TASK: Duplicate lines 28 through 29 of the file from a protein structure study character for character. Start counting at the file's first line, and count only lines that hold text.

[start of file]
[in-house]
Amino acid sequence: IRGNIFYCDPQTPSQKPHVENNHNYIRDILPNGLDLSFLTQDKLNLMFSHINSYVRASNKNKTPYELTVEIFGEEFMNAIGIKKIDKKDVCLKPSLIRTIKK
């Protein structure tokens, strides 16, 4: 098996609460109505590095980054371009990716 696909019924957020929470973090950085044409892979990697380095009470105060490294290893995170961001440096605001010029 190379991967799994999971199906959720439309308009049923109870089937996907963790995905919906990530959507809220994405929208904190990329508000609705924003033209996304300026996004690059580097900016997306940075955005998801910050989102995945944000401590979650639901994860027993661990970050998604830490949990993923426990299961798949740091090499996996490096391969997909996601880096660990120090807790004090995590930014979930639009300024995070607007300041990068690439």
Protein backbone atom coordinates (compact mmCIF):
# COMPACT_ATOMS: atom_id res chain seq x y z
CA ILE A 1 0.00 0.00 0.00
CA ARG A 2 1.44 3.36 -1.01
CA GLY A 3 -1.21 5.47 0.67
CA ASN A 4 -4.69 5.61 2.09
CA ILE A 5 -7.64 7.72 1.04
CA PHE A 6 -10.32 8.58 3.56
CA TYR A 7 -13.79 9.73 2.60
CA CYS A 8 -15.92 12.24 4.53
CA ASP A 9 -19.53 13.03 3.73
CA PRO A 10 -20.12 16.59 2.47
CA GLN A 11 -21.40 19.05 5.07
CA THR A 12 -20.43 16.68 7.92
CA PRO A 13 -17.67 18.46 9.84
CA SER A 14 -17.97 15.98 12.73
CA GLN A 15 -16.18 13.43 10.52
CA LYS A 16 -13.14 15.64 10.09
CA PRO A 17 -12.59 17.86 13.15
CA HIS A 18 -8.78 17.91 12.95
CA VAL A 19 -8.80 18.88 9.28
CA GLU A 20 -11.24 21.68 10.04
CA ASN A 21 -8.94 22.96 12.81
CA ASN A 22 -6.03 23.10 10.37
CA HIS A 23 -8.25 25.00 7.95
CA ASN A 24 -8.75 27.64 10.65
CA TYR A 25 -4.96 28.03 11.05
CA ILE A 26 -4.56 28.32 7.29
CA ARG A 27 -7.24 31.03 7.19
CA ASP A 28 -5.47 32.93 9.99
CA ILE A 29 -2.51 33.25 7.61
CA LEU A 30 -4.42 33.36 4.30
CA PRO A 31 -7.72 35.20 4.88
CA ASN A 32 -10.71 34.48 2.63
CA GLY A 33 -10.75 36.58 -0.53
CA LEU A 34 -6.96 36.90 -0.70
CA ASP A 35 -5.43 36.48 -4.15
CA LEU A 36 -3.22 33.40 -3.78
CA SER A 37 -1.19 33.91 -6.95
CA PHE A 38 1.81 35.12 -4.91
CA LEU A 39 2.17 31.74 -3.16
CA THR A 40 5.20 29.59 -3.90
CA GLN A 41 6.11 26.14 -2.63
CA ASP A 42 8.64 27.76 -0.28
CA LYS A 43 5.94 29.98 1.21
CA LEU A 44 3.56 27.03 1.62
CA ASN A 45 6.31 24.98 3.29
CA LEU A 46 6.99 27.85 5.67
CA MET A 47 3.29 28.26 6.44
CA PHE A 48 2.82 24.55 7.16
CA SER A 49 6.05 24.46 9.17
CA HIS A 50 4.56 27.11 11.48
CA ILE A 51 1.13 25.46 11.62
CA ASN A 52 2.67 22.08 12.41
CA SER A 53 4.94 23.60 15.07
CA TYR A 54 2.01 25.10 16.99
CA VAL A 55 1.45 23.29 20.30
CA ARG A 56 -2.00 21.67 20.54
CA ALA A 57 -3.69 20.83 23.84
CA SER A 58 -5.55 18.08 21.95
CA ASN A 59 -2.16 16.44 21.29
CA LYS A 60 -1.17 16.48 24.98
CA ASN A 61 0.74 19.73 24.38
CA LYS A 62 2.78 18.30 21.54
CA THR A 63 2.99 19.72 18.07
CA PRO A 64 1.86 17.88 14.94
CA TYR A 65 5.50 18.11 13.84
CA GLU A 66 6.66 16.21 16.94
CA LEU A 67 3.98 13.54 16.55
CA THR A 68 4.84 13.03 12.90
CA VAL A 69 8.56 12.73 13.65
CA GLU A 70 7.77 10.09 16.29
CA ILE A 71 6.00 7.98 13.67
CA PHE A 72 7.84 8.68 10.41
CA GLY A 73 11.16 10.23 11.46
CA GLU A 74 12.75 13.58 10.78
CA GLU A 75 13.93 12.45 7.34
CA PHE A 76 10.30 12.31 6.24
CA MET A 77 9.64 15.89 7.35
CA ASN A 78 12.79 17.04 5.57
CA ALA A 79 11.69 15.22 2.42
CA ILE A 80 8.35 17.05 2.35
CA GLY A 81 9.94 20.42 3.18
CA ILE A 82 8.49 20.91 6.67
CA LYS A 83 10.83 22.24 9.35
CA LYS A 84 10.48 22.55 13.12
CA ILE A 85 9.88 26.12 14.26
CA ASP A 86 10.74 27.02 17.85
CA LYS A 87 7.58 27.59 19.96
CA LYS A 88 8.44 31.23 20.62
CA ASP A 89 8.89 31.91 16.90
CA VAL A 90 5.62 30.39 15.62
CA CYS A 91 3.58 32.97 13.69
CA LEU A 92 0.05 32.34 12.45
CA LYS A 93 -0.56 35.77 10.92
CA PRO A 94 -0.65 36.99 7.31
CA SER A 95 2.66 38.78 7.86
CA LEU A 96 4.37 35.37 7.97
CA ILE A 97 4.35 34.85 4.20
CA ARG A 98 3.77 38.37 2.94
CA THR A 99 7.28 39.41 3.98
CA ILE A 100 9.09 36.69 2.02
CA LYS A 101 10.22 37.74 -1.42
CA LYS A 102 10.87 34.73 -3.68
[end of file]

CA HIS A 23 -8.25 25.00 7.95
CA ASN A 24 -8.75 27.64 10.65